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Tax planning with complex securities transactions.

Currently, there may be many taxpayers with large, potentially unusable capital loss carryforwards, or with expiring capital loss carryforwards. An opportunity exists for these taxpayers to employ an investment strategy that generates capital gain income at an annual rate approximating the Treasury rate. This strategy, which economically equates to a lending, is called a "forward conversion." A forward conversion is a combination of stock and options that economically equates to a bond. In this transaction, a taxpayer's capital loss carryforwards can be used against the capital gain income generated by this trade (as opposed to a loan, in which the interest income generated may not be offset with capital losses). Thus, the taxpayer can effectively receive a Treasury rate of interest, tax free. See the example on page 244.

There are a number of factors that could change the economics of the transaction illustrated in the example.

* If the stock pays a dividend within the option period, that will count towards the overall yield on the forward conversion. This reduces the amount of capital gain generated by the transaction. For example, if ABC stock paid a dividend of $200 on Oct. 20, 1993, the option pricing would be such that T's $1,200 gain would be comprised of $1,000 of capital gain from the delivery of the ABC stock against one of the options and $200 of dividend income. For a taxpayer attempting to maximize the use of his capital losses, dividend paying stock is less beneficial. * If the price of the ABC stock moves substantially before Oct. 22, 1993 and one of the options is exercised early (probably the calls, since the taxpayer controls the timing of the puts' exercise), the economics become more favorable to T. if the stock increases substantially and the call is exercised on July 22, 1993, T will receive $50,000 for his ABC stock in three months and not six, thus doubling his annual yield to approximately 10%. In addition, T retains his 10 puts, which he can hold or sell for a nominal amount, thus slightly improving the yield on the transaction.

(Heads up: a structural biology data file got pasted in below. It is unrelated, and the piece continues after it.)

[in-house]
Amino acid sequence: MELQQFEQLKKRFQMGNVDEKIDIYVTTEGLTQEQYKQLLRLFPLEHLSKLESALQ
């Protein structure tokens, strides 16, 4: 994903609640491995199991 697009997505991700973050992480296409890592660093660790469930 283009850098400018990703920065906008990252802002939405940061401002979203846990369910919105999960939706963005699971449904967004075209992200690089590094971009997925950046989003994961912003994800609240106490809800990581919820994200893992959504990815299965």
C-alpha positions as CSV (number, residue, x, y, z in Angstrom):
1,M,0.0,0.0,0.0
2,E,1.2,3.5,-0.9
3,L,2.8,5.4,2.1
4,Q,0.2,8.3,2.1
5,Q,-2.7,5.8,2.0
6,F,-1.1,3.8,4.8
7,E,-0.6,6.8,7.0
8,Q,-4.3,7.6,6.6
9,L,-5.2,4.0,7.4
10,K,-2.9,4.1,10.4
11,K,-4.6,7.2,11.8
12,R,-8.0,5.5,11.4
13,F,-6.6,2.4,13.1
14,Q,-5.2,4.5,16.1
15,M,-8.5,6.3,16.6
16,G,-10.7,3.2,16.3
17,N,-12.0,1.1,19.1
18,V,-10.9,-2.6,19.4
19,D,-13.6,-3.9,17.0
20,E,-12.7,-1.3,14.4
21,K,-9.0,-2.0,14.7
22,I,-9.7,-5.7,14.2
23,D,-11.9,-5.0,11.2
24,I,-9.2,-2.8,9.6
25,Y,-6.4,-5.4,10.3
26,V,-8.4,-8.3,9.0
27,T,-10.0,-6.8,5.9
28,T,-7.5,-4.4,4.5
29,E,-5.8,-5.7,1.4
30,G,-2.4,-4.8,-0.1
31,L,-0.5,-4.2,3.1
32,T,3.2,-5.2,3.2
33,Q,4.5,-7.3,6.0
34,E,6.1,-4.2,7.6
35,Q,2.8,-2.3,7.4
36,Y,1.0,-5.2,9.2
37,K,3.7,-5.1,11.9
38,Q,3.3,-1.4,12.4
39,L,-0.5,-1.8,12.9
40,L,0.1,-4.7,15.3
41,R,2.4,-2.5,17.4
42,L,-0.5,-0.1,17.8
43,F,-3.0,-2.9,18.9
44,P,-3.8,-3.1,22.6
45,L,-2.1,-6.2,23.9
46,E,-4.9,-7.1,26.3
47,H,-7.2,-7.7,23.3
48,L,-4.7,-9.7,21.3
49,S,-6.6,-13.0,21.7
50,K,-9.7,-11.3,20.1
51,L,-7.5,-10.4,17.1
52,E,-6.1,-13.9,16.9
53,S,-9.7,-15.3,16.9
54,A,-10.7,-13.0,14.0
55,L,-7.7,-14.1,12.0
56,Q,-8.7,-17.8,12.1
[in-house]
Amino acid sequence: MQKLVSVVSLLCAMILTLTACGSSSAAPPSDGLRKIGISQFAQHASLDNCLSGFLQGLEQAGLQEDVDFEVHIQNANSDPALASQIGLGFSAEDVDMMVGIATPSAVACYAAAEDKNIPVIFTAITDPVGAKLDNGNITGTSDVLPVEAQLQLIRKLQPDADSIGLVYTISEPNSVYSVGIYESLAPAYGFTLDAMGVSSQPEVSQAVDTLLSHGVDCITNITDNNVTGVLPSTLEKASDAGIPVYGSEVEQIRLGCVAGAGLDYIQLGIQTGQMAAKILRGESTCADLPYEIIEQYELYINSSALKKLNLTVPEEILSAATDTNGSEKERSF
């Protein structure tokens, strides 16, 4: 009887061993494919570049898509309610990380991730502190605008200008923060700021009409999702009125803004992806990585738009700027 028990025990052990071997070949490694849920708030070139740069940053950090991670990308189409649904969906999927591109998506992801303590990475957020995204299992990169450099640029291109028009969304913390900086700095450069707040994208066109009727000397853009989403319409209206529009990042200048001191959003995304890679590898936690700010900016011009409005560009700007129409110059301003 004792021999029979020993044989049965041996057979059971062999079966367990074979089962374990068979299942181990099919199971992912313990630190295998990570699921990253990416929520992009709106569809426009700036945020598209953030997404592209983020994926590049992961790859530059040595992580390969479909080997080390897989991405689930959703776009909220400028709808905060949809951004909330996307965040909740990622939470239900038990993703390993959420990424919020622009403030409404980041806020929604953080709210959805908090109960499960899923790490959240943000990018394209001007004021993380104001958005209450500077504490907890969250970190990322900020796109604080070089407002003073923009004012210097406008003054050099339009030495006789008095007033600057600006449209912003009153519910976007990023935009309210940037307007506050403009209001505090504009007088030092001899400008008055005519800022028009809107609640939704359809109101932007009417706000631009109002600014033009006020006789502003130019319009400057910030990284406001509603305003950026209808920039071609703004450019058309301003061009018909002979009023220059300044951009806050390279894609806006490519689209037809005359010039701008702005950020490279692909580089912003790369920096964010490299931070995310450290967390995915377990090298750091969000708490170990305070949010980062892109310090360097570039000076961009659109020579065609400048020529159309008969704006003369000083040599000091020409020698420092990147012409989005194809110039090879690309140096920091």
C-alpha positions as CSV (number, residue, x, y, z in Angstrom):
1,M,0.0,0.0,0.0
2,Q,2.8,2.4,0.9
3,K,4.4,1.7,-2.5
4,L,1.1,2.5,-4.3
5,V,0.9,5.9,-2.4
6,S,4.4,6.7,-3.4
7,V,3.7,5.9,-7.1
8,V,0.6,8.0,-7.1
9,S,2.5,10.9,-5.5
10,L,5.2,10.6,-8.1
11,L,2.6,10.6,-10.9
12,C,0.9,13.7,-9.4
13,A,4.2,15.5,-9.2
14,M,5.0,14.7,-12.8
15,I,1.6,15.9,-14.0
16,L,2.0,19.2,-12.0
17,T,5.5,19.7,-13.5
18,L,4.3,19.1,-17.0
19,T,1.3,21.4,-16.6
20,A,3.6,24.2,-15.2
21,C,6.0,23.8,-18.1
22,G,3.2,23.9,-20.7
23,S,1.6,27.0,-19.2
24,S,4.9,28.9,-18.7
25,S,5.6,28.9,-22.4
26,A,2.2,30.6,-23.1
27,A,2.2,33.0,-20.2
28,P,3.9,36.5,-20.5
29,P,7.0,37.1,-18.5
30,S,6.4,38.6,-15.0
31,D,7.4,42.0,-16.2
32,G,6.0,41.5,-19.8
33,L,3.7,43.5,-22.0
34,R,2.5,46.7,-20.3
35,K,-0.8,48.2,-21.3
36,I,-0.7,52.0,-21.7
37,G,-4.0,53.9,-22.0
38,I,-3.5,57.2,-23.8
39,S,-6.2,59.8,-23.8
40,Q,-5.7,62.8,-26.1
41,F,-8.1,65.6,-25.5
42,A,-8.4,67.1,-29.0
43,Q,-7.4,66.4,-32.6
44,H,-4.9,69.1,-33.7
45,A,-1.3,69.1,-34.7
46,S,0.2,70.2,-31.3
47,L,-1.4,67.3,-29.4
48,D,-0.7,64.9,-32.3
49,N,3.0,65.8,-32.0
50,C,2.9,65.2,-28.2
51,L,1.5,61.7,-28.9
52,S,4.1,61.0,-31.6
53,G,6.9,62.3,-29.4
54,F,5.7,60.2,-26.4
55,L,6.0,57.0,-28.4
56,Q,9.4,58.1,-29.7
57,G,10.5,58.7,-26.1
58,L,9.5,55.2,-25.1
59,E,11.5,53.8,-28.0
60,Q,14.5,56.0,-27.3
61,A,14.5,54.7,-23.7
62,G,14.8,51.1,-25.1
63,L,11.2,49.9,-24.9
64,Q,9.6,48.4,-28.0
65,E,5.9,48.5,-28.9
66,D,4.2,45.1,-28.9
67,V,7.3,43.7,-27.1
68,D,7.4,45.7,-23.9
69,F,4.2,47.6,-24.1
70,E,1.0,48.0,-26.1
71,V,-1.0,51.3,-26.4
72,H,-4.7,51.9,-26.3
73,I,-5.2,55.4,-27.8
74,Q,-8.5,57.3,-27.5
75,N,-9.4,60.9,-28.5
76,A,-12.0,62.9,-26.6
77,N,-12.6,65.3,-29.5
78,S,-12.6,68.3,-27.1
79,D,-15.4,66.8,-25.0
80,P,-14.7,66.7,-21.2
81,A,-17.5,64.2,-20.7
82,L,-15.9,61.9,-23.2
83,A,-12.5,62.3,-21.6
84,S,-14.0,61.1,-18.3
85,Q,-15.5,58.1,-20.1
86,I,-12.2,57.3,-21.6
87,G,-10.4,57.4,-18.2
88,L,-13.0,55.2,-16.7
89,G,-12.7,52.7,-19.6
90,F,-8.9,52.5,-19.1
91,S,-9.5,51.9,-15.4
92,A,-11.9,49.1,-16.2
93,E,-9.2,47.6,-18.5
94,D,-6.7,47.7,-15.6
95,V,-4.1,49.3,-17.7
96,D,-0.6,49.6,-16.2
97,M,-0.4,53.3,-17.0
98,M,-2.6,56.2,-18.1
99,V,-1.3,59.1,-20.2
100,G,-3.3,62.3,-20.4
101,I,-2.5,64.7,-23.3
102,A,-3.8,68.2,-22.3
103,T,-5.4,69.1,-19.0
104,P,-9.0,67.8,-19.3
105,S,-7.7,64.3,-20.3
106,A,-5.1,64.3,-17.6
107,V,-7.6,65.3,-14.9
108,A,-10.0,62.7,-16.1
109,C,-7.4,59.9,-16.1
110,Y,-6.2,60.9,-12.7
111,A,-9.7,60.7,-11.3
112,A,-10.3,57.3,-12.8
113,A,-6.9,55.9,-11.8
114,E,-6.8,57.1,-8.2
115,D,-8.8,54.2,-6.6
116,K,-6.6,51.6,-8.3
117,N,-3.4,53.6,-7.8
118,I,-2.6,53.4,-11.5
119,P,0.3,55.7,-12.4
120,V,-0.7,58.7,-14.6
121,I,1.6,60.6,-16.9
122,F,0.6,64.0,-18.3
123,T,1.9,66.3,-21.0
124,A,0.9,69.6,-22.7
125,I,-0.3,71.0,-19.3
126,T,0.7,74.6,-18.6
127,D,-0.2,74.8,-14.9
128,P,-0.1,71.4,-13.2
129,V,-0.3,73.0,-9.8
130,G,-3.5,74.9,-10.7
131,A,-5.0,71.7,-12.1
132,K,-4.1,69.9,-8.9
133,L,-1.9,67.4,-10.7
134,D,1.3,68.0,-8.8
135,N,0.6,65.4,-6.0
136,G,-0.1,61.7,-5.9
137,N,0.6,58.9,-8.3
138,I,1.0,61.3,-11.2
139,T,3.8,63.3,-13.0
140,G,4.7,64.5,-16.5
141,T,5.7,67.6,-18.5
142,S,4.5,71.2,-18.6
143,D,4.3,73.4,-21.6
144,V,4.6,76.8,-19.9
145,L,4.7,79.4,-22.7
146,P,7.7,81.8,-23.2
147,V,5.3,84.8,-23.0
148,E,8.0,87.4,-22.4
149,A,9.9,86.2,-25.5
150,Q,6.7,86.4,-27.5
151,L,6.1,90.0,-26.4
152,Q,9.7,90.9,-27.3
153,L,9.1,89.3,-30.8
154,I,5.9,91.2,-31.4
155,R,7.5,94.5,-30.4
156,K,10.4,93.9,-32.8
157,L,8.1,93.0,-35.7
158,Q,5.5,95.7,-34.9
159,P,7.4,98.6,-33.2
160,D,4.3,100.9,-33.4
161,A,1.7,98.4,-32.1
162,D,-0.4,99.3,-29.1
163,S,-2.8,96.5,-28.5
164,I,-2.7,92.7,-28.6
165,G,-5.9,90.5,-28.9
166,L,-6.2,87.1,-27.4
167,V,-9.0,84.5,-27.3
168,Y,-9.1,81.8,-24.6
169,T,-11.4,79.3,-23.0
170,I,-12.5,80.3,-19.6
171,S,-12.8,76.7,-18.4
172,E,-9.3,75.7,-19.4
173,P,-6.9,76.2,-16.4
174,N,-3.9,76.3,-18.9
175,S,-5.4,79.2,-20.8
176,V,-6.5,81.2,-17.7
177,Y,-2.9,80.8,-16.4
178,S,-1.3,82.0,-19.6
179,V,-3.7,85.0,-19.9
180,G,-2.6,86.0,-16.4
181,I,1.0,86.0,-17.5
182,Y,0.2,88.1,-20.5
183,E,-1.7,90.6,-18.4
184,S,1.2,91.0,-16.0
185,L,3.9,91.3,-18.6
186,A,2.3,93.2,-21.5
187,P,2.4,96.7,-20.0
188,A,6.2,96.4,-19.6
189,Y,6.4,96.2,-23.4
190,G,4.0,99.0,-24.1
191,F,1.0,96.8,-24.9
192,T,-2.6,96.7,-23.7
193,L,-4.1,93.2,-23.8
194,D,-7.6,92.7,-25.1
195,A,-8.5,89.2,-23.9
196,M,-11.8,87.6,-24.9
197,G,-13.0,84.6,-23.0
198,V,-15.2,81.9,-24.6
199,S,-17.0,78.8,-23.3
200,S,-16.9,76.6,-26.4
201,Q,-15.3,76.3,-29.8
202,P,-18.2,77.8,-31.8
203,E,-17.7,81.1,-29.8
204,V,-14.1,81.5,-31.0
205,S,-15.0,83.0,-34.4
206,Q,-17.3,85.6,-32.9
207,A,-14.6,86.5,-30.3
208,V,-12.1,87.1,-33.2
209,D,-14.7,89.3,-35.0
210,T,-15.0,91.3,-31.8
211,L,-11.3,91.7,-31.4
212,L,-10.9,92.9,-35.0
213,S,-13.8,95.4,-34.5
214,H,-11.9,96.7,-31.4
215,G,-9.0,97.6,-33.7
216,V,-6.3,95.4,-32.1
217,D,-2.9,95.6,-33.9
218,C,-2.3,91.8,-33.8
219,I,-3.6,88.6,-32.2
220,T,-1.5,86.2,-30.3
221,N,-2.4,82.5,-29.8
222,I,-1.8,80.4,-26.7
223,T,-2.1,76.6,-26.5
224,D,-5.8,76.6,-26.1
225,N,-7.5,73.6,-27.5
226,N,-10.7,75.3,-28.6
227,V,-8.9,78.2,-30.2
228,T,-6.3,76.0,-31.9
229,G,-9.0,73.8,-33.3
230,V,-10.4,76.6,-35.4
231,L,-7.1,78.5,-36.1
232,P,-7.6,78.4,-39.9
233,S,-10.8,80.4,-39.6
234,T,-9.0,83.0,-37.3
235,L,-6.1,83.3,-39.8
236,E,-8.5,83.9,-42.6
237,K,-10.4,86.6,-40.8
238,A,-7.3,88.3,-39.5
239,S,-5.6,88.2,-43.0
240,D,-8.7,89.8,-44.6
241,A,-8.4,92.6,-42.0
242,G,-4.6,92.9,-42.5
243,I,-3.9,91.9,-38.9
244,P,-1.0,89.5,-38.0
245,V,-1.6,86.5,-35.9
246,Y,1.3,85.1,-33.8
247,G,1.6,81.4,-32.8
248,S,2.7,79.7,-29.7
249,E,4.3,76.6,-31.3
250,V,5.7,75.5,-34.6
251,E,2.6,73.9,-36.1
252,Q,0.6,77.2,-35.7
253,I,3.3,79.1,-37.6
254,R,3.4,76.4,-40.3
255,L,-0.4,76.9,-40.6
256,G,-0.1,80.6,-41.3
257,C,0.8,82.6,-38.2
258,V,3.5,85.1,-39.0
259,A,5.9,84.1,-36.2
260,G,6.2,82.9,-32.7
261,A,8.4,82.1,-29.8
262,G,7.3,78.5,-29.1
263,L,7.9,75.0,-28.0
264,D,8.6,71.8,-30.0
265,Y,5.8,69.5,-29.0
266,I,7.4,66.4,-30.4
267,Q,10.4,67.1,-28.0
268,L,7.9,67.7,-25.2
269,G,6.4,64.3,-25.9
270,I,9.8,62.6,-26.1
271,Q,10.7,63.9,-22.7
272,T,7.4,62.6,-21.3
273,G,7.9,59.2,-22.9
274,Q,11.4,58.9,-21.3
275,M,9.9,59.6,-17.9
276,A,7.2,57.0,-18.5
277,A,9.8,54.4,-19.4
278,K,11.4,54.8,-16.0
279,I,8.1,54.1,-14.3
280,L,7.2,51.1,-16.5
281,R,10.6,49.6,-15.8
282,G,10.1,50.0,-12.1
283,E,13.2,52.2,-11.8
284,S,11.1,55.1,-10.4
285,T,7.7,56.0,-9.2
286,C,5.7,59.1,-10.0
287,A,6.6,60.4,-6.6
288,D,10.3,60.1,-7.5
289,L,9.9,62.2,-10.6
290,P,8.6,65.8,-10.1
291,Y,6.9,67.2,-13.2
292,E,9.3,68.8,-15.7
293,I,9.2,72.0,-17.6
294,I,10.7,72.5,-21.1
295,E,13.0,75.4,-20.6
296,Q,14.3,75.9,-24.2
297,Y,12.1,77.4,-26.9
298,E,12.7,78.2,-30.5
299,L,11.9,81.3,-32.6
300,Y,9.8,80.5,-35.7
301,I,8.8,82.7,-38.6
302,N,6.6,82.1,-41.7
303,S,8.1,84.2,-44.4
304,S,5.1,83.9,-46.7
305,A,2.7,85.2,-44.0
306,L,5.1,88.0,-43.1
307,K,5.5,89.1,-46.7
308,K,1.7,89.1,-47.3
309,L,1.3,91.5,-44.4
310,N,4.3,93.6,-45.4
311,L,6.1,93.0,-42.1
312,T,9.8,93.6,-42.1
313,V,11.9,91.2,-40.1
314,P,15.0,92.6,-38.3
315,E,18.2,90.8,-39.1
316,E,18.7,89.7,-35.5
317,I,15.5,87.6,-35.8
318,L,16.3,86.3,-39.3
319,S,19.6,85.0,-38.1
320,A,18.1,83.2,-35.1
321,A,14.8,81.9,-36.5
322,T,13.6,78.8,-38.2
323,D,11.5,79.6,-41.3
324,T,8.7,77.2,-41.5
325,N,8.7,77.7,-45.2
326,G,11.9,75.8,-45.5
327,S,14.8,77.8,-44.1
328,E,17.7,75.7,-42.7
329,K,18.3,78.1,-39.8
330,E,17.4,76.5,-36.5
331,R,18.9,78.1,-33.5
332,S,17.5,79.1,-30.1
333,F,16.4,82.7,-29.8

The forward conversion strategy can also be employed with commodities. If a taxpayer purchases gold on Apr. 22, 1993 and also sells short a six-month gold futures contract, he has in effect entered into a forward conversion. The pricing should give the taxpayer a six-month Treasury rate of return in the form of capital gain when the gold is delivered against the futures contract in October 1993. It should be noted that if taxpayers use this strategy and attempt to enhance their yield through the use of leverage or by varying the timing of the recognition events over year-ends, the straddle rules of Sec. 1092, the capitalization rules of Sec. 263 and the mark-to-market rules of Sec. 1256, among others, will limit the additional benefits the taxpayer is attempting to obtain.

In conclusion, there are many securities transactions, with varying degrees of risk, which taxpayers can use to enhance their yield on investments or cash. However, there must be a substantial economic motive for entering into the transactions, or the IRS will clearly challenge them. In the instant example, the tax benefit is limited to the current interest rate (assuming no early exercise). As current interest rates are very low, this strategy requires a substantial amount of capital to achieve significant benefits. However, if interest rates rise in the future under the Clinton administration, or if taxpayers are sitting with cash invested in Treasuries or other liquid or semi-liquid investments, the forward conversion may be an excellent strategy to enhance the taxpayer's overall yield. Before entering into such transactions, taxpayers should review the economics of the Particular forward conversion they are considering, as there are other economic factors that may influence the initial pricing of the options.
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Author:Tingus, Nicole
Publication:The Tax Adviser
Date:Apr 1, 1993
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